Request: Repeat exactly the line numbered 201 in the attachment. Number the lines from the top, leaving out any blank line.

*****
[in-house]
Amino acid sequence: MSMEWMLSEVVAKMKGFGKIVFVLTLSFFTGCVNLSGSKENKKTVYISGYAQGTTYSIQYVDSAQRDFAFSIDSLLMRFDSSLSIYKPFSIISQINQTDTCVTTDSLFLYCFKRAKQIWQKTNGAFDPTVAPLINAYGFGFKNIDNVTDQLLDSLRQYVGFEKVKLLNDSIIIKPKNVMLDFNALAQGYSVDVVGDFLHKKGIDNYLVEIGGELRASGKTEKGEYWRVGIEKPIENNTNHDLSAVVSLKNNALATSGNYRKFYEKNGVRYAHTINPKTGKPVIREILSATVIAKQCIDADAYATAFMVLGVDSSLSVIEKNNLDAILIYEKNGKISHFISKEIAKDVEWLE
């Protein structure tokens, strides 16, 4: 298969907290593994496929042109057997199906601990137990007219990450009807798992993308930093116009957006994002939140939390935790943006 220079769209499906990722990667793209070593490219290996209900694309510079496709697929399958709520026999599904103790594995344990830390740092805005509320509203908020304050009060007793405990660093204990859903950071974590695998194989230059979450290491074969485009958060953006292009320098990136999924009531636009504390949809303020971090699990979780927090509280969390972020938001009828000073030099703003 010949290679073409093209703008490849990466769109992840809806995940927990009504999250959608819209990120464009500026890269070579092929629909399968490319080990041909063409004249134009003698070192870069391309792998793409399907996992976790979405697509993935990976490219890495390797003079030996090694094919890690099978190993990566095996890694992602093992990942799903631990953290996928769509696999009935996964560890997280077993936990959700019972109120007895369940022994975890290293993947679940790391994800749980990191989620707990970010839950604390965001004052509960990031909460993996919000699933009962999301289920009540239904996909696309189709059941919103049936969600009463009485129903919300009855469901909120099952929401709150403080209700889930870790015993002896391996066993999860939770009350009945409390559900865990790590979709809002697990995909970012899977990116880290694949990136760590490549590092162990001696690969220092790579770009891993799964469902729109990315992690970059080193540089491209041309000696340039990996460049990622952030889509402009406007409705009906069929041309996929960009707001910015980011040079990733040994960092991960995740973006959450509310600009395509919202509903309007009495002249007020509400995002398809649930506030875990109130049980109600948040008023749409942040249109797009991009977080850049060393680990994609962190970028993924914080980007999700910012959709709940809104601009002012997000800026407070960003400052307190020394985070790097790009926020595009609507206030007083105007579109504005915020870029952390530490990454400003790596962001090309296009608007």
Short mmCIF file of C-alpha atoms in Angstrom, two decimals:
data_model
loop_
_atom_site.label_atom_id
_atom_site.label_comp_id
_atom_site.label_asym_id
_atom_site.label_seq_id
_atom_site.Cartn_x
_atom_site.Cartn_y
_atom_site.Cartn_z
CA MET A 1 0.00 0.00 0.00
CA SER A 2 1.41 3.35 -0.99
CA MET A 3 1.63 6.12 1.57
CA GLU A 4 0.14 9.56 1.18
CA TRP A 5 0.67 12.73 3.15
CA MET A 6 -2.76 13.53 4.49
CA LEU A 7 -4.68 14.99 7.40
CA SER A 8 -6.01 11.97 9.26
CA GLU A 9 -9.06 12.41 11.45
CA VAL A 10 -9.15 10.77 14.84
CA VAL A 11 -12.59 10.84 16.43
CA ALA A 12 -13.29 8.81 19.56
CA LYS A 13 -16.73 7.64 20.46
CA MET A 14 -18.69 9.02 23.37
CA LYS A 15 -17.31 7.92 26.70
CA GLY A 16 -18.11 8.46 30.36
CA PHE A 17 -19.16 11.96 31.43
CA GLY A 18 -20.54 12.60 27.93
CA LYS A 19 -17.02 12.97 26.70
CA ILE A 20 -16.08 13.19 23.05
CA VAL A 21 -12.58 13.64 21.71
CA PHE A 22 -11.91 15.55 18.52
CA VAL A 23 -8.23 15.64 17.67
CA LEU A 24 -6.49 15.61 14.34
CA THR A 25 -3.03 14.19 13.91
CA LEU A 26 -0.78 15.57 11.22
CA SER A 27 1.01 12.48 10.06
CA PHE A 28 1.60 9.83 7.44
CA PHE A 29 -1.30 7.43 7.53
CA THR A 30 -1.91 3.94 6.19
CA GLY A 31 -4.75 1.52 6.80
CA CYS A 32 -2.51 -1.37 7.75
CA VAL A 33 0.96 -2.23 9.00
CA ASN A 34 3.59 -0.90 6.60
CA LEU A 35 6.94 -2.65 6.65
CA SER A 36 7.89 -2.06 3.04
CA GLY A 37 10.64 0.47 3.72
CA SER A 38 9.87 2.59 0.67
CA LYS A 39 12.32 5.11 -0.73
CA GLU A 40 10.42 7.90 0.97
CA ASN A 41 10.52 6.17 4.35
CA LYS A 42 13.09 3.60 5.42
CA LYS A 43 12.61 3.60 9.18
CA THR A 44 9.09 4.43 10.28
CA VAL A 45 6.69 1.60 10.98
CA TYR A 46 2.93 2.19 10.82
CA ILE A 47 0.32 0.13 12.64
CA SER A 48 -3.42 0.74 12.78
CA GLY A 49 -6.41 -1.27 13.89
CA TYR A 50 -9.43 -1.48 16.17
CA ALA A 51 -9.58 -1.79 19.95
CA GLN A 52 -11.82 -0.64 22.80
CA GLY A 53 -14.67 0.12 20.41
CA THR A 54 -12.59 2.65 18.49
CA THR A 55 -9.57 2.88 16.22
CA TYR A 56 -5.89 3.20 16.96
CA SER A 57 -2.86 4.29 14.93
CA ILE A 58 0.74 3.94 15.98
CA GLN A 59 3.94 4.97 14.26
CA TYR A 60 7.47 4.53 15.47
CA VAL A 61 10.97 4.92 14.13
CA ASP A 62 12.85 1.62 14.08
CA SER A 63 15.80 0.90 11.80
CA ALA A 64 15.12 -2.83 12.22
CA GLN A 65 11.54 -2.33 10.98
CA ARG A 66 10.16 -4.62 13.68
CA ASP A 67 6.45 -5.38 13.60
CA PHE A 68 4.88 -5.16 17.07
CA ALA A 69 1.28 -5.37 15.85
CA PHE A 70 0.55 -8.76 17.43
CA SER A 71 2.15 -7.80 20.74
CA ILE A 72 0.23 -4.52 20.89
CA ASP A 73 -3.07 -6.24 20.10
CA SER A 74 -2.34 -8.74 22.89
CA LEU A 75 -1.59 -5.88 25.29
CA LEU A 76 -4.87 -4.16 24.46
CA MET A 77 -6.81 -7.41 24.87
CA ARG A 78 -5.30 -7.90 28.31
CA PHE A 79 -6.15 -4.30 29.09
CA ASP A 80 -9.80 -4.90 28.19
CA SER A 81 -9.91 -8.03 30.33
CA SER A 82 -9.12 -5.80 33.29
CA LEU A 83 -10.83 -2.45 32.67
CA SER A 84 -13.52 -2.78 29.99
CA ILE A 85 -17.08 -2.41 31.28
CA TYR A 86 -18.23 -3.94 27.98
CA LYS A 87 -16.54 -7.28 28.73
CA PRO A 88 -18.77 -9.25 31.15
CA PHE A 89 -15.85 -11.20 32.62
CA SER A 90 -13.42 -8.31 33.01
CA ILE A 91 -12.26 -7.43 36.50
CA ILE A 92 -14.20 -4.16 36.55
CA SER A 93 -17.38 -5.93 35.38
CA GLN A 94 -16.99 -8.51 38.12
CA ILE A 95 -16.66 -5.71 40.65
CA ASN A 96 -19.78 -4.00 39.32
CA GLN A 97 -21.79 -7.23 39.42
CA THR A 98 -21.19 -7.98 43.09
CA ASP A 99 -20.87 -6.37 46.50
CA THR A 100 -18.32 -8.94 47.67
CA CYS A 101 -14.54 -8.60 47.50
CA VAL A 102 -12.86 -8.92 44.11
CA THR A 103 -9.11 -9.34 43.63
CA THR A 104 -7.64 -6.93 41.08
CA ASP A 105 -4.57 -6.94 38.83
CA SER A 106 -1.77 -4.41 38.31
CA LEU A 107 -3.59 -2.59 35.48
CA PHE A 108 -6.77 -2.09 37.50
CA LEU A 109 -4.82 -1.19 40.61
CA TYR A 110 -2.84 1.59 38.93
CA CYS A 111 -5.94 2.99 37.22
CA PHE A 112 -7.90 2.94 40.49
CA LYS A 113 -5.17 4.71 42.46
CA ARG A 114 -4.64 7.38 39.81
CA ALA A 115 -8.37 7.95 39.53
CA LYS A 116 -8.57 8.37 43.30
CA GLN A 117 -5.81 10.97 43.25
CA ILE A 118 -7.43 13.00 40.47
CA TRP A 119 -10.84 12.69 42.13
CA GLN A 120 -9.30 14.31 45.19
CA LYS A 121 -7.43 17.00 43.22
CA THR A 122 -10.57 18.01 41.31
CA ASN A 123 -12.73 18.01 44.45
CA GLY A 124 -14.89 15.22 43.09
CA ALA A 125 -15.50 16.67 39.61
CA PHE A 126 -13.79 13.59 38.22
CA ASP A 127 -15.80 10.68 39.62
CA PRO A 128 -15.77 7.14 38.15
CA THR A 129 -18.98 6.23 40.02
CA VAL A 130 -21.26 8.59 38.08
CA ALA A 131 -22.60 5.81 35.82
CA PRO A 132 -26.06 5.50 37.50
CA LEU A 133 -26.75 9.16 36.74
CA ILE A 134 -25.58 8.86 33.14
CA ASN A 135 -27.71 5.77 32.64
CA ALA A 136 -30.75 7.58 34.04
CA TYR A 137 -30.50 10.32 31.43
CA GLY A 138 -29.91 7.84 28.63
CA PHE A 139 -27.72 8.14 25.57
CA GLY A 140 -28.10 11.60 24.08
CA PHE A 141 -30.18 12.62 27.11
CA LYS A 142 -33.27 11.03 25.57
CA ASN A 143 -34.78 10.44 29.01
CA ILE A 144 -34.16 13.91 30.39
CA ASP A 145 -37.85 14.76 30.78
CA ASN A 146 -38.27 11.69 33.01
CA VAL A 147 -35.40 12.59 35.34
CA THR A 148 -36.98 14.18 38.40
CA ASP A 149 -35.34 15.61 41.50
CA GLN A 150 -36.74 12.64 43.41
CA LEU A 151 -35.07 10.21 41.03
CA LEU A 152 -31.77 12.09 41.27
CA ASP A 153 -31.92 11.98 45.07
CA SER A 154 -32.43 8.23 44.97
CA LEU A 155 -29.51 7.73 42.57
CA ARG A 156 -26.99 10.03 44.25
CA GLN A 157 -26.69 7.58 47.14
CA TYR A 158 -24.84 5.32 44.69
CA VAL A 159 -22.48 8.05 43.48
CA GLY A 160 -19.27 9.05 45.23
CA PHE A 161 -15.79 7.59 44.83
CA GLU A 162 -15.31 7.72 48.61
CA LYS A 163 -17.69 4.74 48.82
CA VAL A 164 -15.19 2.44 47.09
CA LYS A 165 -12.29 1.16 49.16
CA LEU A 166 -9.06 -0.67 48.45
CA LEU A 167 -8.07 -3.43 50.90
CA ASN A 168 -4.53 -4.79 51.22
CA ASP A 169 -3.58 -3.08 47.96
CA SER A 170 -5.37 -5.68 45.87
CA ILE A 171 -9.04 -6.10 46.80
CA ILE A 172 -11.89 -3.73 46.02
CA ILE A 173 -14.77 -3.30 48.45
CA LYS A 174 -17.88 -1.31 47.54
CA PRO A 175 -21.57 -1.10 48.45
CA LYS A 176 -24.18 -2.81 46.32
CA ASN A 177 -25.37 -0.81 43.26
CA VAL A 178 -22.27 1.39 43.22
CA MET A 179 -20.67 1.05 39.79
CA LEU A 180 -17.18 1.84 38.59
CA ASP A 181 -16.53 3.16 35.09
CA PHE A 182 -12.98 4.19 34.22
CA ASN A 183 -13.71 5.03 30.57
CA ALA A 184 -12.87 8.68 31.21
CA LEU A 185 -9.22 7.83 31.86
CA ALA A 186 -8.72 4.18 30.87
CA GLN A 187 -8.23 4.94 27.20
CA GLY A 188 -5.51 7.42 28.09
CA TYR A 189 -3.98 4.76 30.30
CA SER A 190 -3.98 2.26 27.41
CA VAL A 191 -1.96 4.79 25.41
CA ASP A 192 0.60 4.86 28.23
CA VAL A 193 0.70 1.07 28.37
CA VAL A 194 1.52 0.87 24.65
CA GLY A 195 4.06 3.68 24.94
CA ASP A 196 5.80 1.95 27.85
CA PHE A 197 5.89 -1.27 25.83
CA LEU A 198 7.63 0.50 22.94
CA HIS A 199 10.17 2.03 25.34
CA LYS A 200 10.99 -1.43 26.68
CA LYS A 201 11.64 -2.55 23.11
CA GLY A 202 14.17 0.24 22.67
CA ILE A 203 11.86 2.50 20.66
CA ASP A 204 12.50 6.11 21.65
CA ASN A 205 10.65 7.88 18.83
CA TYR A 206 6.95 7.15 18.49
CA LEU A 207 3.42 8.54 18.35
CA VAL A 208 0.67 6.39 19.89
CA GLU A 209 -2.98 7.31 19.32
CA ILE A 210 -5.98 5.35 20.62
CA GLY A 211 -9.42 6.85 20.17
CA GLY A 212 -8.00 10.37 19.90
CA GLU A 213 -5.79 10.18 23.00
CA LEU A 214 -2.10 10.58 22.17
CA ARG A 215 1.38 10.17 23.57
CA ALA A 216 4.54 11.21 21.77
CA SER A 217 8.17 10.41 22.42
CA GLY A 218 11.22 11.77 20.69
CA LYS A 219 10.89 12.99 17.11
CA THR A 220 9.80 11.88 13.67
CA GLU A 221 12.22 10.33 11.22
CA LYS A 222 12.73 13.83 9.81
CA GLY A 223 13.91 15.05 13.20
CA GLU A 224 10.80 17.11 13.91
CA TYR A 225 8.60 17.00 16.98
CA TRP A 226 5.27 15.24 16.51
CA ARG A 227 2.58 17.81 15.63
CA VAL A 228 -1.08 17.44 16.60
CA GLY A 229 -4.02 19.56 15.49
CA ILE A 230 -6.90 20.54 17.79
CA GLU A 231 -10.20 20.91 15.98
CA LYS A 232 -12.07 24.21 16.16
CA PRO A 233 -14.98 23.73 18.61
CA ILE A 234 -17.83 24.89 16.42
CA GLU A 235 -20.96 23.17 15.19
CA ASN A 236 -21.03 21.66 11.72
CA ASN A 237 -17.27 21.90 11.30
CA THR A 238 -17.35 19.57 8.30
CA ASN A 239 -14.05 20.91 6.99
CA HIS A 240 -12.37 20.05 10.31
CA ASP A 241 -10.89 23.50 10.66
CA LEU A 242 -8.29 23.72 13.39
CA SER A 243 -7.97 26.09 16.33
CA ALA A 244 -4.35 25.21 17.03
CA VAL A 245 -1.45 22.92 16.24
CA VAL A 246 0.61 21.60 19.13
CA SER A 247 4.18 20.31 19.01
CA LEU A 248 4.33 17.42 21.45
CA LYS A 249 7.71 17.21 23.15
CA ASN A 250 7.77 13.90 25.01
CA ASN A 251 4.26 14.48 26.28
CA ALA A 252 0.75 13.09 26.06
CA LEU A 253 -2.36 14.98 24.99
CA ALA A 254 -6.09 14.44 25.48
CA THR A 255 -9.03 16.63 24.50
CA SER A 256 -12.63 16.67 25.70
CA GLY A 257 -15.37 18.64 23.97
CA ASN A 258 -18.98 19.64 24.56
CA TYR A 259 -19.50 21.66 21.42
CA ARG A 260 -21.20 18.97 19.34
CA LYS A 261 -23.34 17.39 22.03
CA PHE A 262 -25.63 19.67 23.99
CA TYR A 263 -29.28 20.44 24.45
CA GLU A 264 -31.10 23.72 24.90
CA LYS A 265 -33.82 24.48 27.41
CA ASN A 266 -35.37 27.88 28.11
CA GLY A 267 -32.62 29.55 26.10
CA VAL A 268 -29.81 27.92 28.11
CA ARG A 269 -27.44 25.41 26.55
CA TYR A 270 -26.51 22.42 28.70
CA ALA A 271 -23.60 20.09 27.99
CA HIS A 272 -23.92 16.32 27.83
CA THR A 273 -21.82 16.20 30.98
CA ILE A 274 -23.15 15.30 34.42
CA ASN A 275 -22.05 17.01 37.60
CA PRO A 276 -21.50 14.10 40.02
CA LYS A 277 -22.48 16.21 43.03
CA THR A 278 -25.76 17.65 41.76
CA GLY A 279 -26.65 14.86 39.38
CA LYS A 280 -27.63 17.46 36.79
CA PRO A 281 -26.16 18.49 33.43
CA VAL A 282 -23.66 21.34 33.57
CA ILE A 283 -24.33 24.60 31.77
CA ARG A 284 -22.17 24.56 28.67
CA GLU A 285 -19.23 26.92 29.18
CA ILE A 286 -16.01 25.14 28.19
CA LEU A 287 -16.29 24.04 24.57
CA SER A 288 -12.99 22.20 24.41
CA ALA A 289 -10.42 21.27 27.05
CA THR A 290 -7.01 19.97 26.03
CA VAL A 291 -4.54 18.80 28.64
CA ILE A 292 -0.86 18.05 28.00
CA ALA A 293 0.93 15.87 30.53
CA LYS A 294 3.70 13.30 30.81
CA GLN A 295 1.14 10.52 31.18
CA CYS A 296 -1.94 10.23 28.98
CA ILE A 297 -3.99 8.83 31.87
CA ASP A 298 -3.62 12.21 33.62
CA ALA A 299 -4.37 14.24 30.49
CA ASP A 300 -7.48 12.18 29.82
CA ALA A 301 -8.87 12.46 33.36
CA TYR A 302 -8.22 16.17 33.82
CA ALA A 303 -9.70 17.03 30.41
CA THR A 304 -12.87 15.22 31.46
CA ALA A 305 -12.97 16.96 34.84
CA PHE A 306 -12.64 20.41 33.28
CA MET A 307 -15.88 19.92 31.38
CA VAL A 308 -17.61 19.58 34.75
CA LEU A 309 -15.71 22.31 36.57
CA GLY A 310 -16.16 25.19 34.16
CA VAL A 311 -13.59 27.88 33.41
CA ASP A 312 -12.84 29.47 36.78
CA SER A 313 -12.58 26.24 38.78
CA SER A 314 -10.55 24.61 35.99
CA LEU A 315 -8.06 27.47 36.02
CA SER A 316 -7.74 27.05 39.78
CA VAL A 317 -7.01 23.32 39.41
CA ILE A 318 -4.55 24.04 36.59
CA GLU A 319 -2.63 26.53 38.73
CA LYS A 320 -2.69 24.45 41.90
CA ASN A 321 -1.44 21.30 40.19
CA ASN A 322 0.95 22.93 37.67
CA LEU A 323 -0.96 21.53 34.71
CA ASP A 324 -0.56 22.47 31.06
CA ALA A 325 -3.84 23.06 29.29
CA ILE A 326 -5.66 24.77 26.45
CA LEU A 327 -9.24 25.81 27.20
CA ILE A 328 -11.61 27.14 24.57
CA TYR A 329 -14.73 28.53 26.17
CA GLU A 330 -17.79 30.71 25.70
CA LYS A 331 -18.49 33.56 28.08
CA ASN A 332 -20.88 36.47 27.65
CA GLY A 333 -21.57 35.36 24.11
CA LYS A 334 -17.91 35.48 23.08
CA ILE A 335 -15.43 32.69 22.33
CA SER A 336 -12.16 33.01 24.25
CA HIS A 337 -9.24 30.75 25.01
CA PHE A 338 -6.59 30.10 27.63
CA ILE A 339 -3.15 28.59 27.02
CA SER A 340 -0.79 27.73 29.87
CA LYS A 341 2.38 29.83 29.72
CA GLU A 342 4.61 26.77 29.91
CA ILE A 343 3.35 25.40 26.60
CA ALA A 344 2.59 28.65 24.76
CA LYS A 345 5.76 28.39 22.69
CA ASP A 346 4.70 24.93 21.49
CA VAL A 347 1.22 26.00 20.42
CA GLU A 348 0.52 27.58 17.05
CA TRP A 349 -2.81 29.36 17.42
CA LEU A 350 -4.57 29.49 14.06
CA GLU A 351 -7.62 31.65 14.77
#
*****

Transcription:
CA GLY A 188 -5.51 7.42 28.09